Tietzes syndrome after a bad chest

by Linda

» Tietzes syndrome after a bad chest.

When my daughter was 14 she had a really bad chest; after her chest was better she said she had a pain in her back between a rib and would get quite breathless.

She was sent to see a consultant; by the time we had the appointment she was really ill she was sleeping all the time so much so she would fall asleep in school even in mid sentence, she had pain all over her body.

She had cramp like pains from her neck all the way down her spine and into her feet; she could not concentrate and her memory was affected.

She was diagnosed with ME and her life just changed within a couple of months. She had to be driven to school and could only go part time she went to hydrotherapy once a week for a year.

Eventually she felt slightly better but the pain between her ribs never went away she was sent to see a cardiologist who had an interest in ME who diagnosed Tietze's syndrome then gave her an injection of steroid and lignocaine.

I got my daughter back; she could function normally again but then he discharged her. After the injection wore off all the pain and chest infections returned she was eventually sent to see a Rheumatologist who started to give the injections again; she has been having these now for four years she has completed uni been travelling and now has a job she loves. We went for her injection which she has between her ribs at the back, not in her breast bone even though to touch there hurts.

It's the constant pain between the ribs that affects her, to be informed that after this one she needs to go for a bone density scan and that he is referring her to a surgeon to see about surgery to remove inflammation or to kill the nerve. I have been reading things about the two procedures and it's not good reading but then will her life go back to not being able to function again.

Hello Linda,
Your daughter obviously has a complex case and I think it's not appropriate to comment on the specifics of her case. I haven't had the opportunity to examine her.

But in general terms, what we see commonly in chiropractic practice is that a person develops a cough for whatever reason. Sometimes it's the coughing, but a good sneeze can do it to, but a rib head becomes subluxated.

There are three joints between each rib head and the spine, and one or more can be sprained by coughing or sneezing. It causes incredibly sharp pain in the midback, every breathe being a nightmare.

Untreated the sharp pain gradually subsides and sometimes no doubts heals itself. But in others a dull ache remains and, because the fixated joint affects the rhythm of the rib during breathing, it starts to affect the other end of the rib: the joint between the rib and the breastbone. At first just tenderness begins there, then it may become painful and eventually form a swollen nodule at the joint; that's the true Tietze's syndrome. Often there is indigestion along with it, as the diaphragm is attached to the underside of the ribs.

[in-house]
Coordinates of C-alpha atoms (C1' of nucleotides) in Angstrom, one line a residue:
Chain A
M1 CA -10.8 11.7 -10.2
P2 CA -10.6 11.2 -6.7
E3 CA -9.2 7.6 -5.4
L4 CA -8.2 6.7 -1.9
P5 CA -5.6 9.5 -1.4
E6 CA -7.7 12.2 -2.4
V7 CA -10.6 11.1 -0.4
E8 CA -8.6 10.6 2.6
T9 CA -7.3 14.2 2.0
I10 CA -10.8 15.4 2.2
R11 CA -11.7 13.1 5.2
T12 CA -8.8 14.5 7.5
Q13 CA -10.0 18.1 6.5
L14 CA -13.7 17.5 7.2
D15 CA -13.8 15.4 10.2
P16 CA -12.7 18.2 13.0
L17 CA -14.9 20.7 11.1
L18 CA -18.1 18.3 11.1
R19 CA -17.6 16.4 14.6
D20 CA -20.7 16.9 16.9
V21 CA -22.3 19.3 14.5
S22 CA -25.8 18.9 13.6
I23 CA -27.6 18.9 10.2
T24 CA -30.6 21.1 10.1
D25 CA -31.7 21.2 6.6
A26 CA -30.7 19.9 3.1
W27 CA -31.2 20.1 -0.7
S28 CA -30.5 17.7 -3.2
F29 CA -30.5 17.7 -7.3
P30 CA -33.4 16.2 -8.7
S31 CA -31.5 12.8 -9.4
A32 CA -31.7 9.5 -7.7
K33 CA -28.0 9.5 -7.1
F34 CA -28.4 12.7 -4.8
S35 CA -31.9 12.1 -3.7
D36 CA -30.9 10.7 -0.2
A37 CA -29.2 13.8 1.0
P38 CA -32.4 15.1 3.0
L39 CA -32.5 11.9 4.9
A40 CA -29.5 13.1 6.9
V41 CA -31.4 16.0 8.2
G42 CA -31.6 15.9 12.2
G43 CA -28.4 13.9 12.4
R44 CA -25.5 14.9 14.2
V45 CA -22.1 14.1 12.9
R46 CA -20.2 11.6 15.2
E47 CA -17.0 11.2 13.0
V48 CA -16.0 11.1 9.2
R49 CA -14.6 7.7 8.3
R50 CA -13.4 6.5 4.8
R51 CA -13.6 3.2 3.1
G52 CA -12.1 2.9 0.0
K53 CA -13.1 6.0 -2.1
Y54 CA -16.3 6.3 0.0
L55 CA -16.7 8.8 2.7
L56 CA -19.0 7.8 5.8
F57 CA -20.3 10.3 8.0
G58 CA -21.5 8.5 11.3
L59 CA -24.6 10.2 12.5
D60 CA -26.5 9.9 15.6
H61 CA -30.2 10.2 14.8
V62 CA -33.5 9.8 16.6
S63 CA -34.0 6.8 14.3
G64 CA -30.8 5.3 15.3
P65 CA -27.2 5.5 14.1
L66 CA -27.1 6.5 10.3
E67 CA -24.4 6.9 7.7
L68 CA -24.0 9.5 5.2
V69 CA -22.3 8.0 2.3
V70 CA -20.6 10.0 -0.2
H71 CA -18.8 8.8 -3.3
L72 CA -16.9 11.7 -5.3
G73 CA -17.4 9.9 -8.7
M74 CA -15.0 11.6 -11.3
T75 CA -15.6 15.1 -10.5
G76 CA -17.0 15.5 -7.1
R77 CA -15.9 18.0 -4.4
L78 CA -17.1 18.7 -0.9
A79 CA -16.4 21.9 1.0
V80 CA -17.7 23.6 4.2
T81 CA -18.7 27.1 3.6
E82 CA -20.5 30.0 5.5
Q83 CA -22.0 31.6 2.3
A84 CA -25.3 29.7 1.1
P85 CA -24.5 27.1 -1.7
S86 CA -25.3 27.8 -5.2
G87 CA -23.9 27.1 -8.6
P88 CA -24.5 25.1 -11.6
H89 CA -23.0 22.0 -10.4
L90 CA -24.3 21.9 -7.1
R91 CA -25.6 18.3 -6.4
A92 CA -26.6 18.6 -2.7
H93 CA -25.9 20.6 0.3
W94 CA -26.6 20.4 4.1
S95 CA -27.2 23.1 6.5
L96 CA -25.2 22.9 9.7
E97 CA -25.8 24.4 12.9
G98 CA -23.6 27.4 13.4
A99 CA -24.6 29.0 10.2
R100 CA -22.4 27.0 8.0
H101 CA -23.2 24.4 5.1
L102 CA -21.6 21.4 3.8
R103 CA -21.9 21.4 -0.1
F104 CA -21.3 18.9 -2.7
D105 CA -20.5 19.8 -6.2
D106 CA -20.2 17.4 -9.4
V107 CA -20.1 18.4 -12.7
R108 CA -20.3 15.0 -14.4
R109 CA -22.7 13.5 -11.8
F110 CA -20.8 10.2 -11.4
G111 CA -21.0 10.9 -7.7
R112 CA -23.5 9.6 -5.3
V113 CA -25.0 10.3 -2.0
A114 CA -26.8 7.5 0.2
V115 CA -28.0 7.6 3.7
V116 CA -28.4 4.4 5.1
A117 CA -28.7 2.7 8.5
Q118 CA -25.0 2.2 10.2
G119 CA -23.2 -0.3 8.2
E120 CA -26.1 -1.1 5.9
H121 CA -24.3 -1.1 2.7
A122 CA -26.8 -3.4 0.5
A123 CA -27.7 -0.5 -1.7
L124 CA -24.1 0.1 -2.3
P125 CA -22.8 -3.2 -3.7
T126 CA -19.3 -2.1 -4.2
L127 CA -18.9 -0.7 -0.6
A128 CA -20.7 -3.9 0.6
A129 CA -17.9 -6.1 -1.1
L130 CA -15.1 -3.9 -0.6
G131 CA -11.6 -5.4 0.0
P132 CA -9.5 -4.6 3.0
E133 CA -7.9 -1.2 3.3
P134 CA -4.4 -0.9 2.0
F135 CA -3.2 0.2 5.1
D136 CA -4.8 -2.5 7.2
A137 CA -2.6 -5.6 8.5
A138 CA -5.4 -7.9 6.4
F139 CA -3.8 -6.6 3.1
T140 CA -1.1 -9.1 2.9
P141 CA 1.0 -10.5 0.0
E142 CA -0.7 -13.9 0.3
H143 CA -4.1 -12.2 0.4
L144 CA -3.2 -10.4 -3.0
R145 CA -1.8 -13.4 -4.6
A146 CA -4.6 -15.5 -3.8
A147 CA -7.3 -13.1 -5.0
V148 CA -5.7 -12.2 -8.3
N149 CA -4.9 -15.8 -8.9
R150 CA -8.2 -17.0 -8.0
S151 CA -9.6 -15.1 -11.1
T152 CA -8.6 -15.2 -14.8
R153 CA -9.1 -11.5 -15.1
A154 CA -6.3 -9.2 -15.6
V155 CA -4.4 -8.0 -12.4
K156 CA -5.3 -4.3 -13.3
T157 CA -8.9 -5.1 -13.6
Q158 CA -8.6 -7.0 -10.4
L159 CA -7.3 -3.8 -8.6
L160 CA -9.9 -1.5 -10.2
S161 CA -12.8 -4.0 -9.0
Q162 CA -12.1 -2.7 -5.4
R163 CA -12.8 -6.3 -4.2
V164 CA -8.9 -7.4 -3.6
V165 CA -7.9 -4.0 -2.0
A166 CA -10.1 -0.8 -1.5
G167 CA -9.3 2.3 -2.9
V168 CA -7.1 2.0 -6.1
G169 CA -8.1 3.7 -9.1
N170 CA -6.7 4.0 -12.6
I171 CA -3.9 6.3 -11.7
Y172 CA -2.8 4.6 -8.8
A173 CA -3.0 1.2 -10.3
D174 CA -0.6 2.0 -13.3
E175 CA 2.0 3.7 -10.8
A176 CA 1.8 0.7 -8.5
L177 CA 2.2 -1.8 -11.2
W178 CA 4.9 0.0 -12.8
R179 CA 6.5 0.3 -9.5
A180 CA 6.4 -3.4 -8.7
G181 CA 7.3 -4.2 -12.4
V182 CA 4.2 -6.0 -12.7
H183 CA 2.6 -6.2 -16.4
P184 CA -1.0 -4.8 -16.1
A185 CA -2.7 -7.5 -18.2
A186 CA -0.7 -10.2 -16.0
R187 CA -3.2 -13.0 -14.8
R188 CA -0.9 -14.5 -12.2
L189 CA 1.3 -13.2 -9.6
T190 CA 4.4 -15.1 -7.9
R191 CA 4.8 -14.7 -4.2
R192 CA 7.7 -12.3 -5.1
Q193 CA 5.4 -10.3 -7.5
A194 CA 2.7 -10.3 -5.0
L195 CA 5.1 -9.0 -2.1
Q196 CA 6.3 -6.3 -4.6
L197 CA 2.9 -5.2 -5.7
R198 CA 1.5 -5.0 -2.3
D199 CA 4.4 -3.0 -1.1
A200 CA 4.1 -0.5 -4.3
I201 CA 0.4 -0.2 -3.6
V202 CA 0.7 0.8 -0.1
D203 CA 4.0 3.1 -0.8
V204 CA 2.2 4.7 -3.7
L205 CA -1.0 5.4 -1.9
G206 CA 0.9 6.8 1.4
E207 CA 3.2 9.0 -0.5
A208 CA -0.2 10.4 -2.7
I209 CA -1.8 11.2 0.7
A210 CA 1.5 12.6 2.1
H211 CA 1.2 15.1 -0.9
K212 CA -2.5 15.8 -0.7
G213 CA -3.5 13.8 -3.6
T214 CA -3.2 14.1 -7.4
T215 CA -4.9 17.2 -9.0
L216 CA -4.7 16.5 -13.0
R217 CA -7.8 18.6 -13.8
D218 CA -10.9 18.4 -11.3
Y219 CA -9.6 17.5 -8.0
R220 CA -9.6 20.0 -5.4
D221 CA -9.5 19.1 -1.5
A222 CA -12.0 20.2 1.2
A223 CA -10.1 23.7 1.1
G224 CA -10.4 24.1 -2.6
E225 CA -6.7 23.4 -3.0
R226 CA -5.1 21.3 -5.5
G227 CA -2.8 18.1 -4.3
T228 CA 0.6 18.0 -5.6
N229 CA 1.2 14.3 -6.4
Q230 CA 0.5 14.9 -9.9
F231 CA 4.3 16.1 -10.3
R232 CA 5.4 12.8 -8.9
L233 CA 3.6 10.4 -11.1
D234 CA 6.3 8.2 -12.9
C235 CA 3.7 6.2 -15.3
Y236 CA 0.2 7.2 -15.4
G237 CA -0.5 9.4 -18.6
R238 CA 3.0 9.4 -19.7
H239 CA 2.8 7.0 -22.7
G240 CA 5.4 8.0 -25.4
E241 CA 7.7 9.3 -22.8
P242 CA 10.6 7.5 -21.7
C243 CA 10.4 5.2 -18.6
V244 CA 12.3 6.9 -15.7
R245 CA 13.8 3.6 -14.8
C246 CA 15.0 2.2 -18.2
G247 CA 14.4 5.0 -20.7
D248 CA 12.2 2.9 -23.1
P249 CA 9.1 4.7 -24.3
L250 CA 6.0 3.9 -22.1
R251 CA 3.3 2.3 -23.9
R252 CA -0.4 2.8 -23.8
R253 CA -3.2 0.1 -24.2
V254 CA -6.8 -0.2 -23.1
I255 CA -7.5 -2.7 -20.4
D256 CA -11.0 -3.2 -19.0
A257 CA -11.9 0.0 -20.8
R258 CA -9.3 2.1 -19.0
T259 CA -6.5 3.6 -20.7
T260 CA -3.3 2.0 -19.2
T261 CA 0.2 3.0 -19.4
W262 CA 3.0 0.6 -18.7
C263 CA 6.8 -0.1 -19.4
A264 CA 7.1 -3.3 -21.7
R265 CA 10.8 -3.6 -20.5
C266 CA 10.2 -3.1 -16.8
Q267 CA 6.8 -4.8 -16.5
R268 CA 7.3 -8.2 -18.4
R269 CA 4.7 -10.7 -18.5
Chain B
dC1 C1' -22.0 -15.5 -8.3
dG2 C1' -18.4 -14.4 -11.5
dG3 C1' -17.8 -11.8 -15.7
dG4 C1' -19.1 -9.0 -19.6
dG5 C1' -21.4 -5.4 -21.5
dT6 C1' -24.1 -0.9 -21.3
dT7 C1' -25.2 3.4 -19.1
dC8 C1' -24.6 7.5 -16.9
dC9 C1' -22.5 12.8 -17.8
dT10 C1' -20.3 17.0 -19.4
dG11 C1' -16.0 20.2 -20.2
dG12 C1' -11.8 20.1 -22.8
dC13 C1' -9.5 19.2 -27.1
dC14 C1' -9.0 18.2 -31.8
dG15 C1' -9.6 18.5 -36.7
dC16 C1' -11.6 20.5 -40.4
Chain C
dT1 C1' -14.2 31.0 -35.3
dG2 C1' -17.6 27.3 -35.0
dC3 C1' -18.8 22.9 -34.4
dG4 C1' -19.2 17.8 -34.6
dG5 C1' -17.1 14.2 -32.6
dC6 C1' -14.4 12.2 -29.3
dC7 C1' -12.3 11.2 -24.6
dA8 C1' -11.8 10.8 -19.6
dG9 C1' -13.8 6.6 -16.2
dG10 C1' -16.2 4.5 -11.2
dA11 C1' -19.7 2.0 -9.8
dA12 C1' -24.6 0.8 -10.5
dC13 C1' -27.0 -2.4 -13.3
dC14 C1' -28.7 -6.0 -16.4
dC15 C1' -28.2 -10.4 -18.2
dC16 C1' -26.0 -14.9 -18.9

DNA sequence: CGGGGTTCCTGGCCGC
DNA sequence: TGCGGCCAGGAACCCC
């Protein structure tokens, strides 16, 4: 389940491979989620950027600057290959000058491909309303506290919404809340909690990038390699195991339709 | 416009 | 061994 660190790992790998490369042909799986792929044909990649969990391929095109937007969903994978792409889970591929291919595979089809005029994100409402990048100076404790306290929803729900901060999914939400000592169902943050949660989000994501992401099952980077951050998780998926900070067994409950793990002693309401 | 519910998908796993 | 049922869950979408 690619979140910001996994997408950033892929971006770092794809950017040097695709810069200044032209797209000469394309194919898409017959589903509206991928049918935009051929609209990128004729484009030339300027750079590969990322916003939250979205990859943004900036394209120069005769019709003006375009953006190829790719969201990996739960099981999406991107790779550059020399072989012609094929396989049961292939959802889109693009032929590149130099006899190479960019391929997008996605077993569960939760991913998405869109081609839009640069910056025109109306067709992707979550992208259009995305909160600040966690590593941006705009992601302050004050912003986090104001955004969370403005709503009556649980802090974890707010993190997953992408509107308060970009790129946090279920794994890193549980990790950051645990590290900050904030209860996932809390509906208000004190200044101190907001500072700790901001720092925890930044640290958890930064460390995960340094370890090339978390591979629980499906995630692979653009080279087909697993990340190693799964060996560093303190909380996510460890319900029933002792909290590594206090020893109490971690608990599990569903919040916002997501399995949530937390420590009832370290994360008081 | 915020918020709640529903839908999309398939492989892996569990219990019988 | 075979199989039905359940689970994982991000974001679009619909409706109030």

The chiropractic treatment of the initial "sprung rib" as it's called is usually very simple and dramatic; reducing the subluxation of the rib head is something chiropractors are faced with frequently and it's cured without drama; if treated within a few days or weeks.

Once it becomes chronic, deep seated inflammation begins and spreading pain along the rib under the armpit and towards the sternum it becomes more difficult. It still responds to chiropractic care, but a "cure" becomes less likely, as with many medical treatable, but not curable, conditions.

So where does this leave your daughter? Certainly before surgeons get their knives in, I'd recommend you have a consultation without treatment with a local chiropractor. Weigh what he or she has to say and make your decision. Take any xrays and scans with you, and perhaps print this out. The find a good chiropractor link below may be of help.

One caution: there are two chiropractic manoeuvres that are classically used. One is on the rib head, from posterior to anterior. If a heavy manipulation is done, it will probably aggravate her condition.

Better is a gentle posterior to anterior adjustment, as above, and then the second type which is called an anterior thoracic adjustment. This is what really helps with a condition like your daughter has. Plus some massage between the ribs, all the way from the spine to the sternum.

I hope this contributes; let me know how you get on.

Dr B.

» Tietzes syndrome after a bad chest.

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